Public shells for sale.

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  • 12/12/2009 10:22 PM Peter Swire wrote:
    Dear Sirs,

    I have a made a deal with a publicly traded Pink Sheet company which is having some challenges meeting closing deadlines. I suspect the deal will die though not of our doing. I need an alternative strategy to develop the GreenSafe project. Going public may be the answer at this time however it must be very fast.

    I would firstly suggest that you take a look at our website at www.greensafecanada.com to get a sense of the opportunity.

    We need a solid option to accelerate the business development at Caraquet, NB and for the plants which follow. What I am looking for is as follows:

    § A private equity placement

    § A reverse merger with an existing clean, shell with sufficient cash to satisfy our current capital and operating needs

    § A reverse merger with an existing clean, shell with modest cash levels but where a quick PIPE’s like deal can be orchestrated

    The key to this is timing – to find the partner or shell – negotiate the deal and fund. A bought deal comes to mind.

    Further, we will not pay advance fees if they want stock as well. There is enough profit on the stock available to satisfy any disbursements.

    As for a simple background to any party, consider the following:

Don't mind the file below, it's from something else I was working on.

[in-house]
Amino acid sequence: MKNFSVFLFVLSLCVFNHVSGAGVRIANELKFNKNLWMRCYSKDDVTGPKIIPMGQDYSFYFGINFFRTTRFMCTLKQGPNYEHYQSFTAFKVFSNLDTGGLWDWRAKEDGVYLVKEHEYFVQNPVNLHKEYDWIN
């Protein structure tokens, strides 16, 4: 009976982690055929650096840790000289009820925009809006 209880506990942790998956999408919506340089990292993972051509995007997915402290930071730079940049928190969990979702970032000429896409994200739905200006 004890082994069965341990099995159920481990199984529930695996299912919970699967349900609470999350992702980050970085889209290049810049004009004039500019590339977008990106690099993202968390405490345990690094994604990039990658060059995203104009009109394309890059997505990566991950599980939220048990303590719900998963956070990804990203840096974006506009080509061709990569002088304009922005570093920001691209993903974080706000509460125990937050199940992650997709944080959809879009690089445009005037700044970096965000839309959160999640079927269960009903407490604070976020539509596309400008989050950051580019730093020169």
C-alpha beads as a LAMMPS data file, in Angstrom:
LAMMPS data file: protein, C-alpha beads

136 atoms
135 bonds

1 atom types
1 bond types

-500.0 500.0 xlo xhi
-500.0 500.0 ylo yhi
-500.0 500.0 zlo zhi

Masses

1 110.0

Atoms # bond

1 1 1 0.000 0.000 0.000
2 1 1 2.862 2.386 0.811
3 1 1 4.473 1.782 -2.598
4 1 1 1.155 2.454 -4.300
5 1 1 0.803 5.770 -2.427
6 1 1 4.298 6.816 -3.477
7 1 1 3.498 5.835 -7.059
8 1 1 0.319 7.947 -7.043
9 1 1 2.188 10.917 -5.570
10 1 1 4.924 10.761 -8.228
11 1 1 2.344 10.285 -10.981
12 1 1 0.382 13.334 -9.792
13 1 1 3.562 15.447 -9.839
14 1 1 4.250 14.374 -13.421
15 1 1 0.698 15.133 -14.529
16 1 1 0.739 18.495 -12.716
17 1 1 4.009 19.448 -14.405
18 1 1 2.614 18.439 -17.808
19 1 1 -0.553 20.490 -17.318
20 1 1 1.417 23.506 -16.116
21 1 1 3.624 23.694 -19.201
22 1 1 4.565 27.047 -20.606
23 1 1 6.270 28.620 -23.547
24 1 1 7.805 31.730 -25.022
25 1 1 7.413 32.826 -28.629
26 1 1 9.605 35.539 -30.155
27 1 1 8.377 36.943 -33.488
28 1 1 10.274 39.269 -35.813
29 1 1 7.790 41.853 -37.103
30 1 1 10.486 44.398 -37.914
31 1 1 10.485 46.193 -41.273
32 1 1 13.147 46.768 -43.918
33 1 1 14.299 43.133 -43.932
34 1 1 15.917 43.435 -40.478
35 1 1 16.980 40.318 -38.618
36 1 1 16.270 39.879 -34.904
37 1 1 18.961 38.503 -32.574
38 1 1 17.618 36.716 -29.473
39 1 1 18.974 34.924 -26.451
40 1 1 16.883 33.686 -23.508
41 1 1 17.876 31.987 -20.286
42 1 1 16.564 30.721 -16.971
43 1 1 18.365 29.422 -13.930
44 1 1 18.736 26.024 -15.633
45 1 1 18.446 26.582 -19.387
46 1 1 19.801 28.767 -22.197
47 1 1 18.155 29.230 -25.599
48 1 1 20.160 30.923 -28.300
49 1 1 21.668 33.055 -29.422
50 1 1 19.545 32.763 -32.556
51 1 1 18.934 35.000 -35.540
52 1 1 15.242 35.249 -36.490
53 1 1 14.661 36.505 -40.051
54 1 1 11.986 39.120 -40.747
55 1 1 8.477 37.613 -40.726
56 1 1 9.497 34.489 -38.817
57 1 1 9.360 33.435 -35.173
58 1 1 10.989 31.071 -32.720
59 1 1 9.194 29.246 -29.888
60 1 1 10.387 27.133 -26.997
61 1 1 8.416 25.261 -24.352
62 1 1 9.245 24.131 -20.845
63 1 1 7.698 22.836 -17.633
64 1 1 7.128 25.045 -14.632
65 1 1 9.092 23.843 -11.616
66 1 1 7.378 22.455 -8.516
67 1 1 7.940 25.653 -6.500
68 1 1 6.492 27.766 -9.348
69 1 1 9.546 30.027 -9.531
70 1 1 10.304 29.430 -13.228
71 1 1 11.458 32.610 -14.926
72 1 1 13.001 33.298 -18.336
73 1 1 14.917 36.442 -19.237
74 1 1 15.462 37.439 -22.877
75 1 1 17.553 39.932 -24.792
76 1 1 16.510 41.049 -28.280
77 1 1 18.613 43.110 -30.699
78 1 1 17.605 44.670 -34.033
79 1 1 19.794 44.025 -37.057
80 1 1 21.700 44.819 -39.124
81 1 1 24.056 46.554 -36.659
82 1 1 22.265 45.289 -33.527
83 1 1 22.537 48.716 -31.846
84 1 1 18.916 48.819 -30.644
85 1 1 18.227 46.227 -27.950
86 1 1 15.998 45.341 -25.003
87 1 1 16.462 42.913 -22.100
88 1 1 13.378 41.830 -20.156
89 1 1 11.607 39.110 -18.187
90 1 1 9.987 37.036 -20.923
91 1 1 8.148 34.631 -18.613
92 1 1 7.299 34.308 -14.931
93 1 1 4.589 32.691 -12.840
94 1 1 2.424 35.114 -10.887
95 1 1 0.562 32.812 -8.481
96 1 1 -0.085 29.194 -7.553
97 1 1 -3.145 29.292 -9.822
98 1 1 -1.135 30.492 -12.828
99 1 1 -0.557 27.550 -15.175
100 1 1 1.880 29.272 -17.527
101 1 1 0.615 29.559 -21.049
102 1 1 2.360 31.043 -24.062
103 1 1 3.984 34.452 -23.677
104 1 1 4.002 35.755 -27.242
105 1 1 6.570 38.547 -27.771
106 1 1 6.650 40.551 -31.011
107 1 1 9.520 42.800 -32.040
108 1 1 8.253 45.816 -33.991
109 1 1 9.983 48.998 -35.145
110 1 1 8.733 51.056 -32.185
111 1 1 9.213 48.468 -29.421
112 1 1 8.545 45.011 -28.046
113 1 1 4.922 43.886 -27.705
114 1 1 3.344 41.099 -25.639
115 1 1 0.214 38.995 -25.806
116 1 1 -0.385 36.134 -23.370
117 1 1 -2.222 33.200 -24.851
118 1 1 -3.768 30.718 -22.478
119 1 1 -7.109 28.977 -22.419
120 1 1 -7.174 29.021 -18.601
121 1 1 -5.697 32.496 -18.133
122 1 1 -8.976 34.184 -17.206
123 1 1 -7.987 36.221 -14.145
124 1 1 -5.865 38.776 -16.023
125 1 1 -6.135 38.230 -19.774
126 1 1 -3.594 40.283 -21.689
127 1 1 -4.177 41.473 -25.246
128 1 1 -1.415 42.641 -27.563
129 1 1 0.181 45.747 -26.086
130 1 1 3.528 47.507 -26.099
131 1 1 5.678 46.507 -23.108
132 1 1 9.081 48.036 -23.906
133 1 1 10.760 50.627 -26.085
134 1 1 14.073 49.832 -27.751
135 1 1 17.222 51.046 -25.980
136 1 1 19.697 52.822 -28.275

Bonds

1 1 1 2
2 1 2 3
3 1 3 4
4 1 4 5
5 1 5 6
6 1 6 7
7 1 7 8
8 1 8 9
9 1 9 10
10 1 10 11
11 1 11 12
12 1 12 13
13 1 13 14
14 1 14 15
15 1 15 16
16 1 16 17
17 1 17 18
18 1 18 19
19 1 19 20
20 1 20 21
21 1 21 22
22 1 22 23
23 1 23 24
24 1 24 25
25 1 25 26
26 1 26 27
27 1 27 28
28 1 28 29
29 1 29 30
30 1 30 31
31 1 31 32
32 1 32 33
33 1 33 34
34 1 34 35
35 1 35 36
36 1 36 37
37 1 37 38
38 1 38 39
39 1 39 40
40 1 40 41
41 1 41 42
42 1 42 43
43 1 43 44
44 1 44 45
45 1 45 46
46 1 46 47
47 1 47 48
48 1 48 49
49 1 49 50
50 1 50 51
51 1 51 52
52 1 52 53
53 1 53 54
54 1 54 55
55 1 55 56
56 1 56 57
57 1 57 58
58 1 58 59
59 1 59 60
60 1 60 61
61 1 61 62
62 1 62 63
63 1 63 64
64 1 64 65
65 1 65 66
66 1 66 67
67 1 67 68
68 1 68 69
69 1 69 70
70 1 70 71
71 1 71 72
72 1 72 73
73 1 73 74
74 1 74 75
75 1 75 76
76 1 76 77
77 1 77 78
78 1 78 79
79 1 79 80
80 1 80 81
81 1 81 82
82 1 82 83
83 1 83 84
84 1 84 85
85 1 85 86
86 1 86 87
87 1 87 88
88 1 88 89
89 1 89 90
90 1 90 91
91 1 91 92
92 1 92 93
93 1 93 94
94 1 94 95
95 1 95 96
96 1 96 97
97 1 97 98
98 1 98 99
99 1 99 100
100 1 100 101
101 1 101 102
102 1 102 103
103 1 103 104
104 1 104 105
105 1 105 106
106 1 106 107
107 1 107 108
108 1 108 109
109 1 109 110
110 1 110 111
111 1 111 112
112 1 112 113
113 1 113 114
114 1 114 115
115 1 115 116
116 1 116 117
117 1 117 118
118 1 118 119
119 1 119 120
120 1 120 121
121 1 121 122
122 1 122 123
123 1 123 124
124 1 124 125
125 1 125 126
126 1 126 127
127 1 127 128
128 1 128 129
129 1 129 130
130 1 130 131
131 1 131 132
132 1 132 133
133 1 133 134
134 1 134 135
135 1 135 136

§ GreenSafe has a proven management team

    § The technology is proven in Europe but not deployed in Canada or the US

    § We will have proprietary use of certain CFC conversion processes with no burning or incineration

    § Very high capacity plants capable of handling white goods through counter top appliances to e-waste

    § Our contracts with suppliers are long term

    § The demand for processing is far larger than we can imagine

    What we need for capital for each plant is as follows:

    § Working capital $ 2 mill

    § Building $ 12 mill

    § Three lines $ 16 mill

    Total is $ 30 million.

    We have already invested in excess of $ 2.5 million in the business.

    We can likely get a mortgage on the building and land for about $ 8 million. As for the equipment, we could get $ 12 million from European credit facilities. In essence, $ 10 million is the bare minimum. The full $ 30 million is better as it gets us more power to negotiate for the succeeding plants. Note that all of the money goes into hard assets!

    One of the things that investment bankers look at is the DCF of the after-tax profits. If I take the existing EBITDA and reduce it by 35% to allow for depreciation and corporate taxes on a public company, of first three years after tax profits become $ 27 million, $ 176 million and $ 277 million respectively. Using a DCF rate of 50% for these years and a perpetuity based on the 3rd year, it becomes $ 732 million. Given the fact that there is regulation in process to require mandatory recycling and there are companies already in this
    Reply to this
  • 4/21/2010 5:08 AM Stan wrote:
    great article. Thanks
    Reply to this